Get Creative. Don’t think that you have nothing to offer to new contacts. Just because you’re trying to network, you still have plenty of skills & abilities that can benefit other people in a variety of ways. Just be creative in what you can offer and you’ll probably have a new, fantastic experience.
7. Say their Name before you leave
. . . and commit Key Facts to Memory [before you’re commited. LoL]. Everybody loves the sound of their own name. Say it when you first meet someone; then sprinkle it throughout the conversation whenever you get the chance. At a minimum, make sure to say their name when you’re about to leave: From “Really great meeting you, Aaron.” to “Thanks for chatting, Mark, let’s be in touch Zak.”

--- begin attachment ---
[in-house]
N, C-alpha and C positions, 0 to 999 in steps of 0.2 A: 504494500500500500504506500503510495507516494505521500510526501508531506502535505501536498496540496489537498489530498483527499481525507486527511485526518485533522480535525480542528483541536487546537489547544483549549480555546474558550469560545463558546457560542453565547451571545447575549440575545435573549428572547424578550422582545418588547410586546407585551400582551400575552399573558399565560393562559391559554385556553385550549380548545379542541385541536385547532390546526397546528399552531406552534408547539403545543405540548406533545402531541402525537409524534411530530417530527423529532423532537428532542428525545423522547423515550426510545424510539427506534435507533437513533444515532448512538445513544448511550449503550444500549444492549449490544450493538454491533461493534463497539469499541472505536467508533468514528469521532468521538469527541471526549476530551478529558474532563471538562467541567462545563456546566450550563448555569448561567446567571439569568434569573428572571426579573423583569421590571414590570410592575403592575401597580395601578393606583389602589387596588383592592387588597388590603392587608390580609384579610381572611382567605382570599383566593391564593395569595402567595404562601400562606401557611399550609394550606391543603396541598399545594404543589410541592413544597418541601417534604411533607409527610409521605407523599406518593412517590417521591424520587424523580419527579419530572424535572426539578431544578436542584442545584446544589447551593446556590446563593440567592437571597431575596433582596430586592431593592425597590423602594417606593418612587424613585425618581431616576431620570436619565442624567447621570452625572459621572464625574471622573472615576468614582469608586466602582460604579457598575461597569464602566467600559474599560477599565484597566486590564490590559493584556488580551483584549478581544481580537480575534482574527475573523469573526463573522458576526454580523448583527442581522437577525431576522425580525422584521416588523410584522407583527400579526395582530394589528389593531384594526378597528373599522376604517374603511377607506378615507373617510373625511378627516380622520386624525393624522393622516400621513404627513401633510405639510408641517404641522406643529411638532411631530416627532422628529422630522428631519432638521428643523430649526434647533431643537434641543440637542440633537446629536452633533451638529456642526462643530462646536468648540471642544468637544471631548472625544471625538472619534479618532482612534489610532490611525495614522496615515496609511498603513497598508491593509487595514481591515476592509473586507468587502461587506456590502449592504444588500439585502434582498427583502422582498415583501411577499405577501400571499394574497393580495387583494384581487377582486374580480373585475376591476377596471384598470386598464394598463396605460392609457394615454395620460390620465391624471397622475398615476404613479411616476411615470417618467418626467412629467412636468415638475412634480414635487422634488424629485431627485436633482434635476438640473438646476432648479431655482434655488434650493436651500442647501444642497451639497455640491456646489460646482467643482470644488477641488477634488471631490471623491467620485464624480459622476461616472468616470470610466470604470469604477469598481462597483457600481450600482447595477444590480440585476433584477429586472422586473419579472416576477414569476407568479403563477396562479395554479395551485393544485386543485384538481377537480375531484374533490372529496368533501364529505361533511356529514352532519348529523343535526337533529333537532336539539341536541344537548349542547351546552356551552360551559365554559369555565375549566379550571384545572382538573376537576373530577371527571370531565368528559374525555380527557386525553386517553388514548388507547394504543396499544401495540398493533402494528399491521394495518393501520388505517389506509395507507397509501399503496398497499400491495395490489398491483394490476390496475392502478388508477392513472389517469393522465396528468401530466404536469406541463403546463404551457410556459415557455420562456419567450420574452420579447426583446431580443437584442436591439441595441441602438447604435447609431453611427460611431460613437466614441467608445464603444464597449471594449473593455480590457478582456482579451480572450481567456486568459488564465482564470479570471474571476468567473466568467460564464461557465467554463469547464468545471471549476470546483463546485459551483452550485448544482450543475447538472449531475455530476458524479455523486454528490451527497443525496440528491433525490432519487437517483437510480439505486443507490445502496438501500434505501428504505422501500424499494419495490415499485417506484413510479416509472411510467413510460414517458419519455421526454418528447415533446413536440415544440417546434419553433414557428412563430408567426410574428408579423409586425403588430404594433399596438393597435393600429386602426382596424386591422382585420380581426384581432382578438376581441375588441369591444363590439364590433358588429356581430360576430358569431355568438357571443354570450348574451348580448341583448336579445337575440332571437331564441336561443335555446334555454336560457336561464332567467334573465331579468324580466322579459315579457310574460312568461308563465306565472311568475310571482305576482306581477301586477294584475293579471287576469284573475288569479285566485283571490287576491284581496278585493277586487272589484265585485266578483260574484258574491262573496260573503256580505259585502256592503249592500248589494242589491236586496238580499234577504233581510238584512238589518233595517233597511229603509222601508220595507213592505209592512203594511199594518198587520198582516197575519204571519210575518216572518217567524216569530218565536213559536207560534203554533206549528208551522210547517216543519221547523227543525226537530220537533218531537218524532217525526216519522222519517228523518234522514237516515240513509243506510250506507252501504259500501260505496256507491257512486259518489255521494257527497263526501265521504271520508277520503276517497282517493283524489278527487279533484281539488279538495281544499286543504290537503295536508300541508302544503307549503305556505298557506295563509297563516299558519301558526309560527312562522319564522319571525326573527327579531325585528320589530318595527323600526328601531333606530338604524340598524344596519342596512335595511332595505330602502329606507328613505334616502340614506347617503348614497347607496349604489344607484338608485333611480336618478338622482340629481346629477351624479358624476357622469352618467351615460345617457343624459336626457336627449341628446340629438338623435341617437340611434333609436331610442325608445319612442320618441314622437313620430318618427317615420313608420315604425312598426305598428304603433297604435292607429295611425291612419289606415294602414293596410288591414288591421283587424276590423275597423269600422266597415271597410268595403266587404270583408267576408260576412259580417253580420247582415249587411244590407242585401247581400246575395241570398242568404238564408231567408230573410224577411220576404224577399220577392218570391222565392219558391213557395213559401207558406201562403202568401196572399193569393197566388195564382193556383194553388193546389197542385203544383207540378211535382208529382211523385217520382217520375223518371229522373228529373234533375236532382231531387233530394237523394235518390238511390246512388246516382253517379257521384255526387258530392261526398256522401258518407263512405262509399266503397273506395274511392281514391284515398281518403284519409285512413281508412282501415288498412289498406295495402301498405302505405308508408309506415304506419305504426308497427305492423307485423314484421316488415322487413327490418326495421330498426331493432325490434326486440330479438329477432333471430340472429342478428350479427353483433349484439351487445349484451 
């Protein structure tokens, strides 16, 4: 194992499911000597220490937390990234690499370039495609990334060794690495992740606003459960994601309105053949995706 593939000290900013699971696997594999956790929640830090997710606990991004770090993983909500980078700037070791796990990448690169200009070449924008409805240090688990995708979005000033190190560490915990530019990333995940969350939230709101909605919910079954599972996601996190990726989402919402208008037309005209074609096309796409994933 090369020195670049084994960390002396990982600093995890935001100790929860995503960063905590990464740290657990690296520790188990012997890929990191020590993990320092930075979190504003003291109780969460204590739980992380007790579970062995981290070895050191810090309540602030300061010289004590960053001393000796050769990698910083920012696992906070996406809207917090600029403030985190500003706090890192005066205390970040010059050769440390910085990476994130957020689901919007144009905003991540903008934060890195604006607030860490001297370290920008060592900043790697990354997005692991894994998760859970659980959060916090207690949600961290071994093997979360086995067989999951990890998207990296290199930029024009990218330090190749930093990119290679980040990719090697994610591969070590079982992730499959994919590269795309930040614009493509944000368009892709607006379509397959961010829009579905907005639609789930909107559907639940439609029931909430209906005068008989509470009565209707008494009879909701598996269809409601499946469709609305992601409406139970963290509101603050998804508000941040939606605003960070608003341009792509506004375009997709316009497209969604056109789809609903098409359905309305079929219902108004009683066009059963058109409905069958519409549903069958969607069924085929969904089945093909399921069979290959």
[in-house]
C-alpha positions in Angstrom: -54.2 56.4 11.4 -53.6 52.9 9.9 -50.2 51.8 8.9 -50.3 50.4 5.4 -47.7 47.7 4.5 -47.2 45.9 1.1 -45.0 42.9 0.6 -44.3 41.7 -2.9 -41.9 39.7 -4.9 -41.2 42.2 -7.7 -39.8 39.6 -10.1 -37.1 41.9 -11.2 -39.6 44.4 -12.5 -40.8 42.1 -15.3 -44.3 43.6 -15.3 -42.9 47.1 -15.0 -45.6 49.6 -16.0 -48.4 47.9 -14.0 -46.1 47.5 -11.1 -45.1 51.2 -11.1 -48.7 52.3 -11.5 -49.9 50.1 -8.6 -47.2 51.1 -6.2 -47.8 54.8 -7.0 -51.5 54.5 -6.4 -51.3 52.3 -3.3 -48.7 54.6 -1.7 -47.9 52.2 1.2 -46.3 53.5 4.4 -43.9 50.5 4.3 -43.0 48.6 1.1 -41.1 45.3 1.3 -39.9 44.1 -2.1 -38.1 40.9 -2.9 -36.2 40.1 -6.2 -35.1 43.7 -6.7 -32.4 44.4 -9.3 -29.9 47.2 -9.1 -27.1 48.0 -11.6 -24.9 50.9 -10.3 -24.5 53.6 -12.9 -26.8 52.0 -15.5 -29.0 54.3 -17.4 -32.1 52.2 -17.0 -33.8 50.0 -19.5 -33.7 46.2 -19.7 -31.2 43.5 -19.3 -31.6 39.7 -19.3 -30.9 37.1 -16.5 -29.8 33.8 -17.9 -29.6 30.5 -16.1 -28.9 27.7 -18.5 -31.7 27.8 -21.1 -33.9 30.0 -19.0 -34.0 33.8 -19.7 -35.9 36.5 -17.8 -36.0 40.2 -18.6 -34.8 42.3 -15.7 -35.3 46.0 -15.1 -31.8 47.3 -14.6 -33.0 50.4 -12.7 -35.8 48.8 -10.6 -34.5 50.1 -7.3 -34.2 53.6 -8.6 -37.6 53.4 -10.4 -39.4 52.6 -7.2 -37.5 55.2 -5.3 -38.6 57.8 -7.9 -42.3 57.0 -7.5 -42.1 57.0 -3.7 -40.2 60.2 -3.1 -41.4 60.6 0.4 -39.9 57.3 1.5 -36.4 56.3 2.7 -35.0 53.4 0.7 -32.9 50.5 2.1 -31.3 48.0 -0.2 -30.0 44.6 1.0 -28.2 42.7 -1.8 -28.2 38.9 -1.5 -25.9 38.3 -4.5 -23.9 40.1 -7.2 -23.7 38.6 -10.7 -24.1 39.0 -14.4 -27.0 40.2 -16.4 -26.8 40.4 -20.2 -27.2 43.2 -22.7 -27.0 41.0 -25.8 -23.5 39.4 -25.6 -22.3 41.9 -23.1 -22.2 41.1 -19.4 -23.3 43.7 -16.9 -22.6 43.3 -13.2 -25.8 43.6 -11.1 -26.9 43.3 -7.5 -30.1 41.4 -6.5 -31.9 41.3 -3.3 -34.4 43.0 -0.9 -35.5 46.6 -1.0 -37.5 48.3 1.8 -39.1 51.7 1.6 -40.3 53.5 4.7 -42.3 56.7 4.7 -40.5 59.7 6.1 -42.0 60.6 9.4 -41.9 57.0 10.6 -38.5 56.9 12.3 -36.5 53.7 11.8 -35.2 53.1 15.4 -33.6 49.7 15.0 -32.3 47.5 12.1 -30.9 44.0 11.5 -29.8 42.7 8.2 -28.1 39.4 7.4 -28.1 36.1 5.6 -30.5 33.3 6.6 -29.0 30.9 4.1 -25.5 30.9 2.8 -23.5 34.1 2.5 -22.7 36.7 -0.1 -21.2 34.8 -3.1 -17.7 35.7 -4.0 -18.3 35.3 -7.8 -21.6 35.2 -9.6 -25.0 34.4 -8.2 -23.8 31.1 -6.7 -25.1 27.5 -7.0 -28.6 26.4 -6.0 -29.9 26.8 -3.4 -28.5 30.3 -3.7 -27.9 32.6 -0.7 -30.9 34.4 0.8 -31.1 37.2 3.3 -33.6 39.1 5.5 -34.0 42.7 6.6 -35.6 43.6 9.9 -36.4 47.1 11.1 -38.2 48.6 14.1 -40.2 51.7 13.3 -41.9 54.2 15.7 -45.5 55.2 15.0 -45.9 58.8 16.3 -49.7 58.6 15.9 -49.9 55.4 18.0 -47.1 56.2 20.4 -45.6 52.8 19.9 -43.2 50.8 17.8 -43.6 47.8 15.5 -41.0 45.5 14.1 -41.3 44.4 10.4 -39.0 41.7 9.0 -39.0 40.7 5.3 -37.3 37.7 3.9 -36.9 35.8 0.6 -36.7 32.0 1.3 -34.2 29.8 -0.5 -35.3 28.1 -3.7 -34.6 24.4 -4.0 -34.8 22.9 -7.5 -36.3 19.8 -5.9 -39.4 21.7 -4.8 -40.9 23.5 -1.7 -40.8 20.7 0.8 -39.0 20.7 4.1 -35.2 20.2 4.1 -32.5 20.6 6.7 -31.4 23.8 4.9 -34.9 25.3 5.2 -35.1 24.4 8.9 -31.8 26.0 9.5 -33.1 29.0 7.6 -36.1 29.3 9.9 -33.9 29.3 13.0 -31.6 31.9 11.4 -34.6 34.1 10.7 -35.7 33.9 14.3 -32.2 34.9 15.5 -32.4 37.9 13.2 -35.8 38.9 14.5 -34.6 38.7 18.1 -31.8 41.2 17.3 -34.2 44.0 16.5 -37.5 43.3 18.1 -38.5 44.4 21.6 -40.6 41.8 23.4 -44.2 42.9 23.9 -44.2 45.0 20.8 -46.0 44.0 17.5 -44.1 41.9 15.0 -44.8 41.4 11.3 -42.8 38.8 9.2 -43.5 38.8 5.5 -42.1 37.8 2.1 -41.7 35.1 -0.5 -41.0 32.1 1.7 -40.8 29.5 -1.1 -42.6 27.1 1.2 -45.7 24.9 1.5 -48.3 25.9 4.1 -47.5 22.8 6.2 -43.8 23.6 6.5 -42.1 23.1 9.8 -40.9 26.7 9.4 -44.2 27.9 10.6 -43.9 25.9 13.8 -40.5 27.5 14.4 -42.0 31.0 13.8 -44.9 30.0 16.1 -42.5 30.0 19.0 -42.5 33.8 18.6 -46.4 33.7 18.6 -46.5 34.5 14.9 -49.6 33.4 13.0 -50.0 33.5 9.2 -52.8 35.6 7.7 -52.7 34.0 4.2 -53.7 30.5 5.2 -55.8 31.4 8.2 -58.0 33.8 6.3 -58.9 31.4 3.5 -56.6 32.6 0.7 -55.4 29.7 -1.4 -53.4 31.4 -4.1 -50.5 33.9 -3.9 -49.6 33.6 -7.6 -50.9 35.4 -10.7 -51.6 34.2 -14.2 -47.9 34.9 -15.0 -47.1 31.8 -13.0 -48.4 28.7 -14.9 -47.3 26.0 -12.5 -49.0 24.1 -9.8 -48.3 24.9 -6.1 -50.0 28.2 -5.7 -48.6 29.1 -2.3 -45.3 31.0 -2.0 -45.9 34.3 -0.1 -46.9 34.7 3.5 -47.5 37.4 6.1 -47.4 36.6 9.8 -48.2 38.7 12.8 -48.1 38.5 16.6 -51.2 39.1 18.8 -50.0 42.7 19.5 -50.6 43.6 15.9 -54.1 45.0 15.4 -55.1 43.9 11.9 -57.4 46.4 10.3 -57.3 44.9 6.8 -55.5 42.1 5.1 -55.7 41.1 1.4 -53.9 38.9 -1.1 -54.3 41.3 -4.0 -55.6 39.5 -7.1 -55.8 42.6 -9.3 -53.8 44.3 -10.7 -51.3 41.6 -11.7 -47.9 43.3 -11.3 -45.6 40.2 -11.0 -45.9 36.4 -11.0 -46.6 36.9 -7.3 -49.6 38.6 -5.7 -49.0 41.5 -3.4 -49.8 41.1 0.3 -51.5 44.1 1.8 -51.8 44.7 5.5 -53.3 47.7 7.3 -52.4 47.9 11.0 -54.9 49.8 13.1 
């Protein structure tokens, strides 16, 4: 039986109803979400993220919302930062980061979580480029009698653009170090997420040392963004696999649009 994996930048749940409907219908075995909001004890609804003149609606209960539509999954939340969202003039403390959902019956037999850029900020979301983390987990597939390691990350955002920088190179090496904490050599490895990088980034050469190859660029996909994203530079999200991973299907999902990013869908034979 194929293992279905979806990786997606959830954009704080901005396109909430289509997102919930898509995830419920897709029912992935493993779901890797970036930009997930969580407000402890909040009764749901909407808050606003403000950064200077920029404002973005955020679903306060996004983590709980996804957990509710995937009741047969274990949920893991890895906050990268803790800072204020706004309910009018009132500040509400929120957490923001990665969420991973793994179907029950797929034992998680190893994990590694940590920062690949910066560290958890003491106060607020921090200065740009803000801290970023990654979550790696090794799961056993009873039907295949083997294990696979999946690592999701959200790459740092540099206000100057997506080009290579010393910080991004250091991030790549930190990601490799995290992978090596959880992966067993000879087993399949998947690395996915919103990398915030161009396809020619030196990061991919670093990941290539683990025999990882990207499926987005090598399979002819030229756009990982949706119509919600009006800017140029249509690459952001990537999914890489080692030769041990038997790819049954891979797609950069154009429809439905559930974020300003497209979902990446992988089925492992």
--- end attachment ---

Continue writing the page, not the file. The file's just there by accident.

Strengthening your “Like-ability”. Finally, emotionally intelligent people “reinforce” the like-ability they’ve started during first impressions by remembering a few key details later on. The names of a new acquaintance’s partner, kids, even the pets they have or that vacation recommendation they shared or other even they’ve attended. That’s all useful information to refer back to the next time you see them. It’ll help you stand out in their memory, and make them look forward to connecting with you again—because for some reason or other, they find that they just like you.
Comments: Do yiou know any other things to do when you first meet a person?
from FastCompany.com Zine 17 July 17 enhanced by Peter/CXO Wiz4biz